Update (July 17, 2013): Thanks, again to Bart Torvik for passing on the NHL’s argument for why the estate of Derek Boogaard’s complaint against the NHL and others should be thrown out of court.
The NHL’s main argument is straight-forward: NHL hockey players and their claims such as the ones that Boogaard’s estate brings in this this case are subject to a collective bargaining agreement (“CBA”). Section 301 of the Labor Management Relations Act (LMRA) operates to “preempt” claims “substantially dependent upon analysis of a” CBA.
Original Post (May 28, 2013): Thank you, Bart Torvik, of Torvik Law, for providing Minnesota Litigator with the Estate of Boogaard complaint which would otherwise have been very difficult to obtain. For those of you who do not know Bart Torvik, and, in particular, Minnesota (or any non-Illinois lawyers looking for the best for Illinois local counsel) lawyers, please see the post-script at the end of this post.
A simple (and not at all simple) question: how does our society balance personal responsibility and organizational responsibility?
One thing is for sure: if you could pose this question to the organizations themselves, “if these corporations could talk,” I bet they would speak with unanimity, saying in a mechanistic voice (think HAL 9000), they are pristine, blameless, literally incapable of immorality, tainted by “bad eggs” or “rogue employees — that is, weak humans — like Boogaard, Eisenegger, Horvath, and Kumar — who, parasitically feed on the corporations and weaken them.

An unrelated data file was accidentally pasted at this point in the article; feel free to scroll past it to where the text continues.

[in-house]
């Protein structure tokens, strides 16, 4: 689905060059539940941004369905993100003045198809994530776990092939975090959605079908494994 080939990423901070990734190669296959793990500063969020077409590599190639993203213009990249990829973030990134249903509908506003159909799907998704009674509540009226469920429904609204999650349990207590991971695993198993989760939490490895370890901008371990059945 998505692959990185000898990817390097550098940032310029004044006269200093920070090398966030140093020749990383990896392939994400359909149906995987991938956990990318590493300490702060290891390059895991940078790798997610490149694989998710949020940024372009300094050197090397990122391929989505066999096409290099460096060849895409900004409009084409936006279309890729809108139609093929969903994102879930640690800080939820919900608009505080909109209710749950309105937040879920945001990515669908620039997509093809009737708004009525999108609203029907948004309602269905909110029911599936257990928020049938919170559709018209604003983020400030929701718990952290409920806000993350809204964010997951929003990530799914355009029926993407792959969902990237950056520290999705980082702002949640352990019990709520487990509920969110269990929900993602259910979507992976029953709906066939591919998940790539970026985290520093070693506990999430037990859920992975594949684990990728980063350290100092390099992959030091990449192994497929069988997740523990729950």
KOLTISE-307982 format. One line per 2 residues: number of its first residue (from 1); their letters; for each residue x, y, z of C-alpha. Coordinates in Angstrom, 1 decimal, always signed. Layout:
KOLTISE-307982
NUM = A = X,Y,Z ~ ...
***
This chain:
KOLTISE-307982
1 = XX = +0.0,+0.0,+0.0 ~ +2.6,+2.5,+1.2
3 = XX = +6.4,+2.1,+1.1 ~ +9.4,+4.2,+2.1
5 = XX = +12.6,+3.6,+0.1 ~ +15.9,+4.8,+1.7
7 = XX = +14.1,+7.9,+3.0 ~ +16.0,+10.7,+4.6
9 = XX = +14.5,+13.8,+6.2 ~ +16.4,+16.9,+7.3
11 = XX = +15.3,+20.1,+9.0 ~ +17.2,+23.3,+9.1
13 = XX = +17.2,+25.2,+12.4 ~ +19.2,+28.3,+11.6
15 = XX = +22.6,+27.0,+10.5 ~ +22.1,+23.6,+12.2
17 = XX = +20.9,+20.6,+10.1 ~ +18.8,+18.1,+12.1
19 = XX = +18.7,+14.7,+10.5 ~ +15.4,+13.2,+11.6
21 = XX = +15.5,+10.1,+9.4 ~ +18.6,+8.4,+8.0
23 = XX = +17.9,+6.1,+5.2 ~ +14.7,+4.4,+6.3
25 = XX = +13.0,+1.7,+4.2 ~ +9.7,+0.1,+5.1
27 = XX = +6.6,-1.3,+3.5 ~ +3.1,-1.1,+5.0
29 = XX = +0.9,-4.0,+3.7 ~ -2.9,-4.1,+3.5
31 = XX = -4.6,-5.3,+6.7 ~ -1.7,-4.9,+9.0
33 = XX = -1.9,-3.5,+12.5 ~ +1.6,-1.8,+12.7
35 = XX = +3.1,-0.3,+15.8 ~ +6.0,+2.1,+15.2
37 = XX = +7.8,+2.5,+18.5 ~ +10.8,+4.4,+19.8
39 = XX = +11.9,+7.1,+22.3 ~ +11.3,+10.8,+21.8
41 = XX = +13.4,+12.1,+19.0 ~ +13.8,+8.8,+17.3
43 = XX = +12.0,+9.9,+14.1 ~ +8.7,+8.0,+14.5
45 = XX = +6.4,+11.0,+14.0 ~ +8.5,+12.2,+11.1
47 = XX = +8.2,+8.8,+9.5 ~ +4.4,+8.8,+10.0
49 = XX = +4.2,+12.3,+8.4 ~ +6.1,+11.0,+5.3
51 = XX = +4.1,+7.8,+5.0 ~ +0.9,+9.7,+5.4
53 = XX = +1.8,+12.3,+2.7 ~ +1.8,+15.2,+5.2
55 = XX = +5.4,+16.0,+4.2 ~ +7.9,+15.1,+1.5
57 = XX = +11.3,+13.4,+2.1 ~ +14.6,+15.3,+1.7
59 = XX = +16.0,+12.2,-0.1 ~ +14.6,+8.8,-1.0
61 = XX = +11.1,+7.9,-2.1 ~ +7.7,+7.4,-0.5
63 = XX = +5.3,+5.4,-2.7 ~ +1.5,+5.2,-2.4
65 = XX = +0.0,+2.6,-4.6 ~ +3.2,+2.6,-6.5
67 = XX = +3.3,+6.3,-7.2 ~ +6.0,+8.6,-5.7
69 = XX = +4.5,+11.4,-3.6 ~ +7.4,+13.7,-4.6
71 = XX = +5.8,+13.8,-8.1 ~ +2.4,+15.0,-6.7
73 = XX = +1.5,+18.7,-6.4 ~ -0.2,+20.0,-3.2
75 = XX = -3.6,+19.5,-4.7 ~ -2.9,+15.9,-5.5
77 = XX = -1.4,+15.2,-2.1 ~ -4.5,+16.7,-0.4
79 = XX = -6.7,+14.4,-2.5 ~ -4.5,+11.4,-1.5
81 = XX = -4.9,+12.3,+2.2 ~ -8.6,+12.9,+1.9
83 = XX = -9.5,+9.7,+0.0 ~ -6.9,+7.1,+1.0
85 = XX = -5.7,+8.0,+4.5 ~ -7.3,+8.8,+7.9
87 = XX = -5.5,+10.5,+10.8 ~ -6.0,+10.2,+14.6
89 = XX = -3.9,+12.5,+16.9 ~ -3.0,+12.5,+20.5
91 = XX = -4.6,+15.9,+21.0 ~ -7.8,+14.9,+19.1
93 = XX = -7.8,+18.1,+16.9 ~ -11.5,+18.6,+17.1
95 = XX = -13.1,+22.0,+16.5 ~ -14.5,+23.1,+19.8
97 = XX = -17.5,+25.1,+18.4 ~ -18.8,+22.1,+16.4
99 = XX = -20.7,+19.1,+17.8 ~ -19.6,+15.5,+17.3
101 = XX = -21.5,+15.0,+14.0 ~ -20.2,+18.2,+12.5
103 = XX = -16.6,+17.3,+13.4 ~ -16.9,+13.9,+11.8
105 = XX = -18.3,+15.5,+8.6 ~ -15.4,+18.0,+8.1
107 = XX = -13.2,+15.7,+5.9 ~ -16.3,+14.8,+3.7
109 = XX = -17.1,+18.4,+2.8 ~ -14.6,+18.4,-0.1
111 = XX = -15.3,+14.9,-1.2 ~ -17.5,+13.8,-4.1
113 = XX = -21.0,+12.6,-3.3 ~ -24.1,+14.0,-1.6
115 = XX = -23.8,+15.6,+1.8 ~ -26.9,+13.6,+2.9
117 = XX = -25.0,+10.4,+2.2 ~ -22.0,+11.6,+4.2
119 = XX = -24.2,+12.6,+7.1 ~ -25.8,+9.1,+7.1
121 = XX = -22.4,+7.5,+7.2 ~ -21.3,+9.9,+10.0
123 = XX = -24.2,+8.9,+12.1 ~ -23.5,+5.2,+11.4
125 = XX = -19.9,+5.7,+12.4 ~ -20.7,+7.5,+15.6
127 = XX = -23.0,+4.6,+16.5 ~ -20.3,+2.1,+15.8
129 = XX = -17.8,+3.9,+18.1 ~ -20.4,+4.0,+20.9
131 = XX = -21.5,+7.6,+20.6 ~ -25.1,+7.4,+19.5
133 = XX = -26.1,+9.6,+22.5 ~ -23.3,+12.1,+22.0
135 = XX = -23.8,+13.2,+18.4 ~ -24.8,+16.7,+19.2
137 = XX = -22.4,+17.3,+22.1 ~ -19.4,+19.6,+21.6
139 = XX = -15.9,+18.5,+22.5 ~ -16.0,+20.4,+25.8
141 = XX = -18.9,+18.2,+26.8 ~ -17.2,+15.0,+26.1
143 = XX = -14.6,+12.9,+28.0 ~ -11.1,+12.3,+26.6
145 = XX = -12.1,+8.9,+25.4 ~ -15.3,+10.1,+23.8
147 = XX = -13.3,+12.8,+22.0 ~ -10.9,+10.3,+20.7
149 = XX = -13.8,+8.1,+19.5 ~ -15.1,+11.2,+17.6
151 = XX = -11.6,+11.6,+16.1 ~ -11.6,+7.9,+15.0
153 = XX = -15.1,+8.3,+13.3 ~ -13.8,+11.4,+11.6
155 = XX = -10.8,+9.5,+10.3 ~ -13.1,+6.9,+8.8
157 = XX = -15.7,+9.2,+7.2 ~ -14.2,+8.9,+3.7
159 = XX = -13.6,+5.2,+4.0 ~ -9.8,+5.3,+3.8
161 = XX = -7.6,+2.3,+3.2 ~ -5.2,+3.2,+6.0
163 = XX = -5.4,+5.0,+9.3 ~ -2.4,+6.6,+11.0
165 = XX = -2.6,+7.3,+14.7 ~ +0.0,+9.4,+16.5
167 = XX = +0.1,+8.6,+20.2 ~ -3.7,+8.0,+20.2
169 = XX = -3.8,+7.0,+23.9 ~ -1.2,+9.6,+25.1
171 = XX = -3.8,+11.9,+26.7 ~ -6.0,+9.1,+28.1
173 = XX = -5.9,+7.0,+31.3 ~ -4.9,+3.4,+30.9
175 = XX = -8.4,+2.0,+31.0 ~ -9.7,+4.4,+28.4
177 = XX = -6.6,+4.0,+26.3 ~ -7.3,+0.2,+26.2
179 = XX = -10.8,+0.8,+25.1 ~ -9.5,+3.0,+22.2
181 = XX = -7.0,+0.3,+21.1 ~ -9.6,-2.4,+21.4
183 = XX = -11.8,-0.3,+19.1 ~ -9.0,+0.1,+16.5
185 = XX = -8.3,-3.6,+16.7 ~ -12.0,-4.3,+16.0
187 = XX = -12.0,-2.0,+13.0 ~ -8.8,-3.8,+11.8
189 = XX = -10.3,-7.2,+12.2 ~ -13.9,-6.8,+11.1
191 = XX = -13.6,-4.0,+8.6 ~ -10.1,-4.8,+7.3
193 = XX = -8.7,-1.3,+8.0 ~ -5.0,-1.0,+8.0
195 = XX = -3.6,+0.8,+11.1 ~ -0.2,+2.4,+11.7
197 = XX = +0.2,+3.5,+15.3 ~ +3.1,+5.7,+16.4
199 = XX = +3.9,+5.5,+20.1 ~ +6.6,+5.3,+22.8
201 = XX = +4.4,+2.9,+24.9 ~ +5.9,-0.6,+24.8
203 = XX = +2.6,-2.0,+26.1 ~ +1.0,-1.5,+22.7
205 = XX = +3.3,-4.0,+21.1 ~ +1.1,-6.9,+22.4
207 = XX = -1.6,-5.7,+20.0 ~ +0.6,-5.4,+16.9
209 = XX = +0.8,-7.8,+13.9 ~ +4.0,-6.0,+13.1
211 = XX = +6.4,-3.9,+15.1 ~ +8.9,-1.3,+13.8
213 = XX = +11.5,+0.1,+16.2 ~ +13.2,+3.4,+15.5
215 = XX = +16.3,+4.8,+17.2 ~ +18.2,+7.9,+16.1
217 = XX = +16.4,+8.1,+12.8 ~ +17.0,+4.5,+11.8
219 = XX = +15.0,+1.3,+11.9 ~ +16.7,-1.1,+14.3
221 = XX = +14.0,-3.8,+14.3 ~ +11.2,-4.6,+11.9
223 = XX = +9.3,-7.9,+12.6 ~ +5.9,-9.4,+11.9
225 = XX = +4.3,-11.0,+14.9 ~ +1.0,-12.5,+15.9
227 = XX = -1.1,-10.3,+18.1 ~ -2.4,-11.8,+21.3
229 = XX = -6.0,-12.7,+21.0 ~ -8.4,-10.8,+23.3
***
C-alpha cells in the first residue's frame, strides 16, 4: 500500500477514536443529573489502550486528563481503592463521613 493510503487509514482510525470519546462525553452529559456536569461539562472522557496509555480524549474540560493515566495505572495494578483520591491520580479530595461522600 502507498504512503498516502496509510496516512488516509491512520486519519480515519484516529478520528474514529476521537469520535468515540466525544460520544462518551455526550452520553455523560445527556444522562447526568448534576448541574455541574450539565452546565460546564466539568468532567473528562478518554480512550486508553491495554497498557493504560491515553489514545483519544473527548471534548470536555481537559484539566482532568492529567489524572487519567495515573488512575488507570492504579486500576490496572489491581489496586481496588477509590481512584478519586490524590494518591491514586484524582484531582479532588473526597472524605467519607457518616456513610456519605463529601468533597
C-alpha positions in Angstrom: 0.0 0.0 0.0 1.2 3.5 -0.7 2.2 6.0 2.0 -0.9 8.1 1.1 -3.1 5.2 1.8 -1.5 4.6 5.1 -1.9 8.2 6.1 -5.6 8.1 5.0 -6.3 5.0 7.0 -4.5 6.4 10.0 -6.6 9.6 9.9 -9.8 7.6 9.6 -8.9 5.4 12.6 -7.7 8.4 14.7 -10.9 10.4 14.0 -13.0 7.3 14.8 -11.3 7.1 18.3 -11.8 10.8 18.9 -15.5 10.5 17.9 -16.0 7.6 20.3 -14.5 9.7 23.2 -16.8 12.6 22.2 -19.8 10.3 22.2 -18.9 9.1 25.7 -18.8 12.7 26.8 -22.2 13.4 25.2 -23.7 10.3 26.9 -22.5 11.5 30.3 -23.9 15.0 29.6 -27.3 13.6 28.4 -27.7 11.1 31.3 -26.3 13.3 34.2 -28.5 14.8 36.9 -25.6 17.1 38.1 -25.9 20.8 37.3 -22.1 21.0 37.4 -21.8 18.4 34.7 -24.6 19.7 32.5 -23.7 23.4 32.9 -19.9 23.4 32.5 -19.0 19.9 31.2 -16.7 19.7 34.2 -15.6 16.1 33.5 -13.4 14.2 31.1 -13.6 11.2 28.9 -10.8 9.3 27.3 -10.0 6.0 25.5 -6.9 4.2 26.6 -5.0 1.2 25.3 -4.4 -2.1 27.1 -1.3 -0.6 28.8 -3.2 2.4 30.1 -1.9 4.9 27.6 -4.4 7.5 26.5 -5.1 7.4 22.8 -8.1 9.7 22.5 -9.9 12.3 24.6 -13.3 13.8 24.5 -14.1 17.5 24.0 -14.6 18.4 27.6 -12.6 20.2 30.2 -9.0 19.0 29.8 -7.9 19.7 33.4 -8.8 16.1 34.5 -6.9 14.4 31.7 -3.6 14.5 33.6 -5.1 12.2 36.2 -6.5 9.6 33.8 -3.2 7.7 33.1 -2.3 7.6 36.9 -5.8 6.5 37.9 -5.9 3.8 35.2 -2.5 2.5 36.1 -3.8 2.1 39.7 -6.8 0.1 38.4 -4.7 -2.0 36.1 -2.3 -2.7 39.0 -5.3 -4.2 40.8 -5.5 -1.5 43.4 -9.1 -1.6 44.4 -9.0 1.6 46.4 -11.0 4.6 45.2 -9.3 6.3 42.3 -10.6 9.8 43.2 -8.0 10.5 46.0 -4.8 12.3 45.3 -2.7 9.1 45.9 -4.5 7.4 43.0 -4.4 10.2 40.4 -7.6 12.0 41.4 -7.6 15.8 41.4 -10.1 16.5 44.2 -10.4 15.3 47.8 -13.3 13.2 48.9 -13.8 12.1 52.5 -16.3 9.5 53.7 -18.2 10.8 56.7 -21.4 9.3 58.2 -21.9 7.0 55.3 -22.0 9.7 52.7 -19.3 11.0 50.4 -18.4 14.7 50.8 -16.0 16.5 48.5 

And many humans agree with this one-sided assessment of the balance of blame. (After all, corporations can only speak through humans. Also, many other people fear that any dilution of the idea of “personal responsibility” would lead our culture into some kind of anarchic amoral free-for-all.)
Others, however, disagree (me and Corboy & Demetrio, among them, presumably (Boogard’s estate’s formidable law firm)).
There is no question that Derek Boogaard bore some personal responsibility for the tragedy of his violent life, his brain damage, his drug abuse, and his early death. In my view, however, it should be as obvious that some large institutions (in this case, the NHL but many (perhaps most) others) sometimes exploit human beings, they chew them up and spit them out, and, through intentionally designed systems of incentives (express and, more often, unsaid but obvious), this exploitation is not just purposeful but, rather, it is a critical element of their business model.
To place all responsibility on the so-called “bad eggs” under such circumstances is a sham.
POST-SCRIPT: Minnesota lawyers: Do you need “boots on the ground” in Chicago for state or federal litigation in Illinois courts? Look no further: Bart Torvik, of Torvik Law. #1 in his class at the University of Minnesota Law School and then forged in the crucible of a clerkship with U.S. District Court Judge James M. Rosenbaum (D. Minn.) and excellent experience at Dorsey & Whitney L.L.P., including several federal trials. Why the unqualified ringing praise of Mr. Torvik? Several reasons: (1) Because he deserves it (and you and your clients deserve this caliber of lawyer); (2) Torvik not only brings his excellent sense and legal acument to his practice, he also shares wit and insight here, which is worth your attention, and (3) Bart is a great guy.))